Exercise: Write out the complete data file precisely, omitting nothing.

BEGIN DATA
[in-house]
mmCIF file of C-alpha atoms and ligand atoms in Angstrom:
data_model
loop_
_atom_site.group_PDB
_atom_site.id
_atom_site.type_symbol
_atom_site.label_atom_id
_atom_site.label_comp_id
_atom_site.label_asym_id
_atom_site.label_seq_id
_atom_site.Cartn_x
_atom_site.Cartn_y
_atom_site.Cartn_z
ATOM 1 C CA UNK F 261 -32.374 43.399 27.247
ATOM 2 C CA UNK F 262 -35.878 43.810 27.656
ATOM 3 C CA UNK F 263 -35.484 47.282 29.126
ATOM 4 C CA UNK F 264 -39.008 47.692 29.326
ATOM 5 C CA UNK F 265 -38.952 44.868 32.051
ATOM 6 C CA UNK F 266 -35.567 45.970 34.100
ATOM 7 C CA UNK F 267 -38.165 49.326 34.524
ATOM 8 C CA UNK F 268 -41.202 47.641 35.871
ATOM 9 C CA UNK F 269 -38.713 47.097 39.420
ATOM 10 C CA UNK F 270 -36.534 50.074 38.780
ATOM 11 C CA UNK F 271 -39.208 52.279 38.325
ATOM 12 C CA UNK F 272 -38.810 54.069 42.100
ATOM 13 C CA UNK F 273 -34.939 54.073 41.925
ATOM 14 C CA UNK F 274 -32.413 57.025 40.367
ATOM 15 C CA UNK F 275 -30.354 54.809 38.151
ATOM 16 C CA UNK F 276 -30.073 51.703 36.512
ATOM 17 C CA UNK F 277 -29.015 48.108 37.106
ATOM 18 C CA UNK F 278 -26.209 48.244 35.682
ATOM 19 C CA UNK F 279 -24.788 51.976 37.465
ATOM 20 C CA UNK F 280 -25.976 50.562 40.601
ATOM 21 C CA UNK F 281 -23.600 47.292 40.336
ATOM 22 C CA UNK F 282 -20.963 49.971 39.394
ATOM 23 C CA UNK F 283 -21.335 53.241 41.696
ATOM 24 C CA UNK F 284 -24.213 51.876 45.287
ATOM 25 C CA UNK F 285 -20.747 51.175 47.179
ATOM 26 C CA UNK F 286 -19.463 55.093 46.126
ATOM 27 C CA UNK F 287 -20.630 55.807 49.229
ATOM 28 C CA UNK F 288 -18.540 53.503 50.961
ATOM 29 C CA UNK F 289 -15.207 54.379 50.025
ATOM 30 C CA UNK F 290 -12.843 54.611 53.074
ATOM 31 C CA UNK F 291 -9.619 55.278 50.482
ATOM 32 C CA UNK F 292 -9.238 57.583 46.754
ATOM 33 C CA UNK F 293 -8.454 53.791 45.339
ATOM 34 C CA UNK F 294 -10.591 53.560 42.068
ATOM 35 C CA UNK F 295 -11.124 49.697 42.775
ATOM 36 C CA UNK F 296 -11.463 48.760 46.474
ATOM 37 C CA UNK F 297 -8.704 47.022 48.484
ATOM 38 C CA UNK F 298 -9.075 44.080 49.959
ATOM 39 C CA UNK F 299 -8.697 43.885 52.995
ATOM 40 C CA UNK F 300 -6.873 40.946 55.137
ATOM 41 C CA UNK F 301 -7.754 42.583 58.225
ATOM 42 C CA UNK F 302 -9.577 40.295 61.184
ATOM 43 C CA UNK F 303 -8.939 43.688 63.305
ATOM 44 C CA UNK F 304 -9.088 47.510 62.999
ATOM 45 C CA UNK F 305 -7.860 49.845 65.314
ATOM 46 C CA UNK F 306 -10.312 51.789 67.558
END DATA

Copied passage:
[in-house]
mmCIF file of C-alpha atoms and ligand atoms in Angstrom:
data_model
loop_
_atom_site.group_PDB
_atom_site.id
_atom_site.type_symbol
_atom_site.label_atom_id
_atom_site.label_comp_id
_atom_site.label_asym_id
_atom_site.label_seq_id
_atom_site.Cartn_x
_atom_site.Cartn_y
_atom_site.Cartn_z
ATOM 1 C CA UNK F 261 -32.374 43.399 27.247
ATOM 2 C CA UNK F 262 -35.878 43.810 27.656
ATOM 3 C CA UNK F 263 -35.484 47.282 29.126
ATOM 4 C CA UNK F 264 -39.008 47.692 29.326
ATOM 5 C CA UNK F 265 -38.952 44.868 32.051
ATOM 6 C CA UNK F 266 -35.567 45.970 34.100
ATOM 7 C CA UNK F 267 -38.165 49.326 34.524
ATOM 8 C CA UNK F 268 -41.202 47.641 35.871
ATOM 9 C CA UNK F 269 -38.713 47.097 39.420
ATOM 10 C CA UNK F 270 -36.534 50.074 38.780
ATOM 11 C CA UNK F 271 -39.208 52.279 38.325
ATOM 12 C CA UNK F 272 -38.810 54.069 42.100
ATOM 13 C CA UNK F 273 -34.939 54.073 41.925
ATOM 14 C CA UNK F 274 -32.413 57.025 40.367
ATOM 15 C CA UNK F 275 -30.354 54.809 38.151
ATOM 16 C CA UNK F 276 -30.073 51.703 36.512
ATOM 17 C CA UNK F 277 -29.015 48.108 37.106
ATOM 18 C CA UNK F 278 -26.209 48.244 35.682
ATOM 19 C CA UNK F 279 -24.788 51.976 37.465
ATOM 20 C CA UNK F 280 -25.976 50.562 40.601
ATOM 21 C CA UNK F 281 -23.600 47.292 40.336
ATOM 22 C CA UNK F 282 -20.963 49.971 39.394
ATOM 23 C CA UNK F 283 -21.335 53.241 41.696
ATOM 24 C CA UNK F 284 -24.213 51.876 45.287
ATOM 25 C CA UNK F 285 -20.747 51.175 47.179
ATOM 26 C CA UNK F 286 -19.463 55.093 46.126
ATOM 27 C CA UNK F 287 -20.630 55.807 49.229
ATOM 28 C CA UNK F 288 -18.540 53.503 50.961
ATOM 29 C CA UNK F 289 -15.207 54.379 50.025
ATOM 30 C CA UNK F 290 -12.843 54.611 53.074
ATOM 31 C CA UNK F 291 -9.619 55.278 50.482
ATOM 32 C CA UNK F 292 -9.238 57.583 46.754
ATOM 33 C CA UNK F 293 -8.454 53.791 45.339
ATOM 34 C CA UNK F 294 -10.591 53.560 42.068
ATOM 35 C CA UNK F 295 -11.124 49.697 42.775
ATOM 36 C CA UNK F 296 -11.463 48.760 46.474
ATOM 37 C CA UNK F 297 -8.704 47.022 48.484
ATOM 38 C CA UNK F 298 -9.075 44.080 49.959
ATOM 39 C CA UNK F 299 -8.697 43.885 52.995
ATOM 40 C CA UNK F 300 -6.873 40.946 55.137
ATOM 41 C CA UNK F 301 -7.754 42.583 58.225
ATOM 42 C CA UNK F 302 -9.577 40.295 61.184
ATOM 43 C CA UNK F 303 -8.939 43.688 63.305
ATOM 44 C CA UNK F 304 -9.088 47.510 62.999
ATOM 45 C CA UNK F 305 -7.860 49.845 65.314
ATOM 46 C CA UNK F 306 -10.312 51.789 67.558